1. Are you willing to face the reality that you will retire or die at some point?
You have worked hard and made important sacrifices for your business in order to leave a legacy for your family. It can be difficult to think about death and how your family business will continue without you, but it is inevitable, so it should be planned out.
2. Do you want your business to continue after you are gone?
If so, can your family run the business or is there someone else who needs to step in? If not, do you have a plan for winding down the business to save time and money for your family?
3. Do you have a plan for the operation of your business should something happen to you?
You have insurance. You have a client/customer base. You have receivables. You may even have working capital or a line of credit. But, do you have a road map for someone else to utilize those things and keep your business running when you can't?
4. Can someone else run your business if something happens to you?
Take the time to not only identify the key people in your business, but take the necessary steps to train your key people so that they can effectively keep your business running in the event you are unavailable. This is not about making your role expendable, after all you are the heart and soul of your business.
5. Do you have an estate plan in place that contemplates your business interests?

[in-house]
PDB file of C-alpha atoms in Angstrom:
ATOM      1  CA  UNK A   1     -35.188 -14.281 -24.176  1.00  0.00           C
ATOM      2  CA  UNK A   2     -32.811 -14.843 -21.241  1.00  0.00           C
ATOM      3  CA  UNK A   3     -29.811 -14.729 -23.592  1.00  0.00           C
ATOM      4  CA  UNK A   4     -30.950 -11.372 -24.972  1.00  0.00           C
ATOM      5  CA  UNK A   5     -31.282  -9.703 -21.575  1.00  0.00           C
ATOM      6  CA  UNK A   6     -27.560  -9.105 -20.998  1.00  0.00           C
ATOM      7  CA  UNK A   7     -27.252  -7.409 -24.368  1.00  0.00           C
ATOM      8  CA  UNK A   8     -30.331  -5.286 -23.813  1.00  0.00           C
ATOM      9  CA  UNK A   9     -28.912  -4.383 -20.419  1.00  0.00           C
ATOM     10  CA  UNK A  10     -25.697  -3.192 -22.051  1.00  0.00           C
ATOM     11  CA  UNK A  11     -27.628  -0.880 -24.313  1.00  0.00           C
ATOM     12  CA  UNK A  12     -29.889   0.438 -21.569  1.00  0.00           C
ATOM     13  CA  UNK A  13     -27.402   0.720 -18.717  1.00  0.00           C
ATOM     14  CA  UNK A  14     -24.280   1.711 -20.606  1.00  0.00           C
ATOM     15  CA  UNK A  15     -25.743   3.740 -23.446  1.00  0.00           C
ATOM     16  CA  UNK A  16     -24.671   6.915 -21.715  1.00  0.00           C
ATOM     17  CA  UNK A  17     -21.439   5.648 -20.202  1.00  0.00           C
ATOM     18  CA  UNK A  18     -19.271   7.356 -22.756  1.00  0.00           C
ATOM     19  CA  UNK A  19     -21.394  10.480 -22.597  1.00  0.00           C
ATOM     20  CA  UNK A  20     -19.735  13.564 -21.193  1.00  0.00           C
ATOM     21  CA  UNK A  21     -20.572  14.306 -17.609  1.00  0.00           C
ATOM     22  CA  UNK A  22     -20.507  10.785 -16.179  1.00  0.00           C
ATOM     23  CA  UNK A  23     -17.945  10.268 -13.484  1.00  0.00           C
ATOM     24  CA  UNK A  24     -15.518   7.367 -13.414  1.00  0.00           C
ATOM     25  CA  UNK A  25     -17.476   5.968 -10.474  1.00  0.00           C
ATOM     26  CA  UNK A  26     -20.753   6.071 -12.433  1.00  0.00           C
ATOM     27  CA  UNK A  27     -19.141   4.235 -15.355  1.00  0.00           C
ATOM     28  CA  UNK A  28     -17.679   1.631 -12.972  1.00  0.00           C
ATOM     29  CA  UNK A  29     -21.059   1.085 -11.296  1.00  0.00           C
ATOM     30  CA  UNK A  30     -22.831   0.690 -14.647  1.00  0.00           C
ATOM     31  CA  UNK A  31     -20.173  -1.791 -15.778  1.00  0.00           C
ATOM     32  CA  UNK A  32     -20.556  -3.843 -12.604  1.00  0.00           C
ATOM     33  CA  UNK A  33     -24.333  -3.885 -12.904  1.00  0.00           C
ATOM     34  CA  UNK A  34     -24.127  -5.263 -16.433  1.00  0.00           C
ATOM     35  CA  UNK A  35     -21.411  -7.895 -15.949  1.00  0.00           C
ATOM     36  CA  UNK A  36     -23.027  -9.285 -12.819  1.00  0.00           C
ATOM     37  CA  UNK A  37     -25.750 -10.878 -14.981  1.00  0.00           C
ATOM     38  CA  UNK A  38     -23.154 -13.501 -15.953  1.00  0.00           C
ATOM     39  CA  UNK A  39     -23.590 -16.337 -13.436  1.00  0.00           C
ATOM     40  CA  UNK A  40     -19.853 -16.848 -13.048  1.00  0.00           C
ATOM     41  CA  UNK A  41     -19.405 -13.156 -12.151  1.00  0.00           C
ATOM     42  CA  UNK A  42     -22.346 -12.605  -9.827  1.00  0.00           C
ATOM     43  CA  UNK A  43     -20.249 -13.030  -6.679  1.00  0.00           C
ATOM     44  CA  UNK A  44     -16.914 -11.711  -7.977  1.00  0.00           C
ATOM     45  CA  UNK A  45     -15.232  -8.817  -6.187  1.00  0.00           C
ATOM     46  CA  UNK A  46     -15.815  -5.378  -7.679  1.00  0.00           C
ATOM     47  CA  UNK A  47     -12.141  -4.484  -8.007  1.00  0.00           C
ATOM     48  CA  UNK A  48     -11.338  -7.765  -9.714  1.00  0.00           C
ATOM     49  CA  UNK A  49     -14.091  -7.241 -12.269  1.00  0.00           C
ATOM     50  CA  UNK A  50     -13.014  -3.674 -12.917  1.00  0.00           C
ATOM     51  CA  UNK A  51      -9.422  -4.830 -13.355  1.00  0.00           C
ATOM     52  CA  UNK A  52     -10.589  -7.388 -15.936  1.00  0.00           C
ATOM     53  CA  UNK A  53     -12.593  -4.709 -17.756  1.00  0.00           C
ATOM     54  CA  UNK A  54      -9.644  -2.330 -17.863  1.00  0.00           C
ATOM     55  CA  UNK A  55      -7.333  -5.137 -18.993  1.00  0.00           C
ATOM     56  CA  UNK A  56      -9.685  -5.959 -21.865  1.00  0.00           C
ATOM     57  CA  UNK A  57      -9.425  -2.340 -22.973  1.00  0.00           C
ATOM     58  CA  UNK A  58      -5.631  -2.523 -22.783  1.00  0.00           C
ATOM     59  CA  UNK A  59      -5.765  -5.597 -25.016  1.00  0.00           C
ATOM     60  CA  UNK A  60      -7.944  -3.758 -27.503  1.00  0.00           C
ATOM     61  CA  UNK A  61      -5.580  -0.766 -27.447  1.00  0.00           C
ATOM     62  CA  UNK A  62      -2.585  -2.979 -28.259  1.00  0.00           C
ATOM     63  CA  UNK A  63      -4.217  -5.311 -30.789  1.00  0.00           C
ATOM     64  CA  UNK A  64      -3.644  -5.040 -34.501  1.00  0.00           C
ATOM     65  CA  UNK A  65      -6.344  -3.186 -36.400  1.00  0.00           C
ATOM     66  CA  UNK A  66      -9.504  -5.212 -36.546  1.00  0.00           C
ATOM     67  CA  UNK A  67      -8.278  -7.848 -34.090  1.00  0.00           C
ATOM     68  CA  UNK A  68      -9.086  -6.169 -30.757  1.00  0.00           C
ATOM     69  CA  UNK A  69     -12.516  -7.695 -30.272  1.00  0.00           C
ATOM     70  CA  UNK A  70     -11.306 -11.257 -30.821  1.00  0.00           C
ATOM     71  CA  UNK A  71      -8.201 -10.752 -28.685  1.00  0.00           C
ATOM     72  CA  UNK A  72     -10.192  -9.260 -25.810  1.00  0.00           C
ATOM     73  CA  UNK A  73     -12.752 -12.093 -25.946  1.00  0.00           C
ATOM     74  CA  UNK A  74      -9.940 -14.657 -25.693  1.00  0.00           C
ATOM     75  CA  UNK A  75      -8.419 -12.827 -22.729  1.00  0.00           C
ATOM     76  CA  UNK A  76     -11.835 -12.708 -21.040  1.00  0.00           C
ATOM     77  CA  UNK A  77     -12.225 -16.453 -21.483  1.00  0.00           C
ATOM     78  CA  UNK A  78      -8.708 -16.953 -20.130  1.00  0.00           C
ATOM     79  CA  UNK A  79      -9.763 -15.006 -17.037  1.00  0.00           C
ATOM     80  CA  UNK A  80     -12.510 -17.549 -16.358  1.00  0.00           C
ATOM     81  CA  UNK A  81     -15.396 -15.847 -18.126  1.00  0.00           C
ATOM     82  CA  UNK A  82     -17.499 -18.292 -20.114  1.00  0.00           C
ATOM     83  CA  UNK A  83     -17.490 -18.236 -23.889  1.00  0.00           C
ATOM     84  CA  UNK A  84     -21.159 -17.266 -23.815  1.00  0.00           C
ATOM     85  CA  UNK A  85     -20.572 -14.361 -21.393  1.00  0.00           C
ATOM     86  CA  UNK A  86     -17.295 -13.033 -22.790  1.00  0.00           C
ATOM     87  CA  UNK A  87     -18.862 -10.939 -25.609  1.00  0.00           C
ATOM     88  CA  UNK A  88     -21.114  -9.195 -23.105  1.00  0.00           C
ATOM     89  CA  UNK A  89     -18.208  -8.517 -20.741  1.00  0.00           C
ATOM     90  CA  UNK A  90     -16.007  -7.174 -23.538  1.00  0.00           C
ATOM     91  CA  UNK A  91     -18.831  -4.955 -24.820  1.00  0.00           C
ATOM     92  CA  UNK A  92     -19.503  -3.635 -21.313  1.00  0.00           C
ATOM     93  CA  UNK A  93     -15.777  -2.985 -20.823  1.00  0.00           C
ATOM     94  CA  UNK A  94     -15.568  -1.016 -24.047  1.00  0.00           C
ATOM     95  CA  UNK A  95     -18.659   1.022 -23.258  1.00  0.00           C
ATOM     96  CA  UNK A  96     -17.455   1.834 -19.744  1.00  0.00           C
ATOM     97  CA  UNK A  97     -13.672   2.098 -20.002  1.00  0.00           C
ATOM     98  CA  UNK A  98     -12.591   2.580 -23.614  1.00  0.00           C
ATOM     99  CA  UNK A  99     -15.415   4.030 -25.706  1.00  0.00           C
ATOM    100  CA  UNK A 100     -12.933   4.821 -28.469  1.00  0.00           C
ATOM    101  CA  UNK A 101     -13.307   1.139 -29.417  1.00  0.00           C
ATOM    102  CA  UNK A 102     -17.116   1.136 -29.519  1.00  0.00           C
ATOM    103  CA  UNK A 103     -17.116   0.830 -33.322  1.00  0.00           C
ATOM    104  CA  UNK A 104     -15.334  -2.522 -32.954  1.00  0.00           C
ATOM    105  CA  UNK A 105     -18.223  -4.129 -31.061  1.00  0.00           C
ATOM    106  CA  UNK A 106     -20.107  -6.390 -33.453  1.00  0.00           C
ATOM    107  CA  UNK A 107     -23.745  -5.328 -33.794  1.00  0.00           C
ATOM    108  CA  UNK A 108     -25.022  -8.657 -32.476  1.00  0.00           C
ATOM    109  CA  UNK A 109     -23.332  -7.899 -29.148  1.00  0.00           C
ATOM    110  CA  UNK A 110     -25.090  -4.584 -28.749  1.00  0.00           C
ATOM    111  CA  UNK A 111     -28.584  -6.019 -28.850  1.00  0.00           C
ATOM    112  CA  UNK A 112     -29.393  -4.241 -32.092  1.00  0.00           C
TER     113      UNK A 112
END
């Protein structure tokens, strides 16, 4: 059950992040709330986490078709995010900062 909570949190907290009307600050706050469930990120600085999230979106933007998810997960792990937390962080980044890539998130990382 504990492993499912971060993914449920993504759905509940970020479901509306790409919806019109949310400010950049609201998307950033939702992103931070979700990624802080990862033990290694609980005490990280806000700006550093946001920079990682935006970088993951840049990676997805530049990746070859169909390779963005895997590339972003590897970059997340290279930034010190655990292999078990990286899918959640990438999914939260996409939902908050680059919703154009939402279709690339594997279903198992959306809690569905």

Your business, like the other things you own, are part of your estate. All of your estate planning documents need to be carefully designed to fit together to create a business succession plan that works for your.
6. Are you willing to pay the costs associated with protecting your business interests for your family?
As with all things, "you get what you pay for." It is without a doubt that the current costs of a business succession plan are greater than the current costs of not planning. However, there's another saying: "failing to plan, is planning to fail." Any current savings you may have by not creating a business succession plan will likely be minuscule compared to the costs (namely the loss of the family business altogether) and efforts cleaning things up when you don't have a plan.
It is important to plan and prepare for your family and business' future. Doing so minimizes the possibility you will spend exceedingly valuable time and resources later resolving issues that could have been avoided with proper planning. To schedule an appointment, contact us or call us at (512) 535-5008 for a free consultation.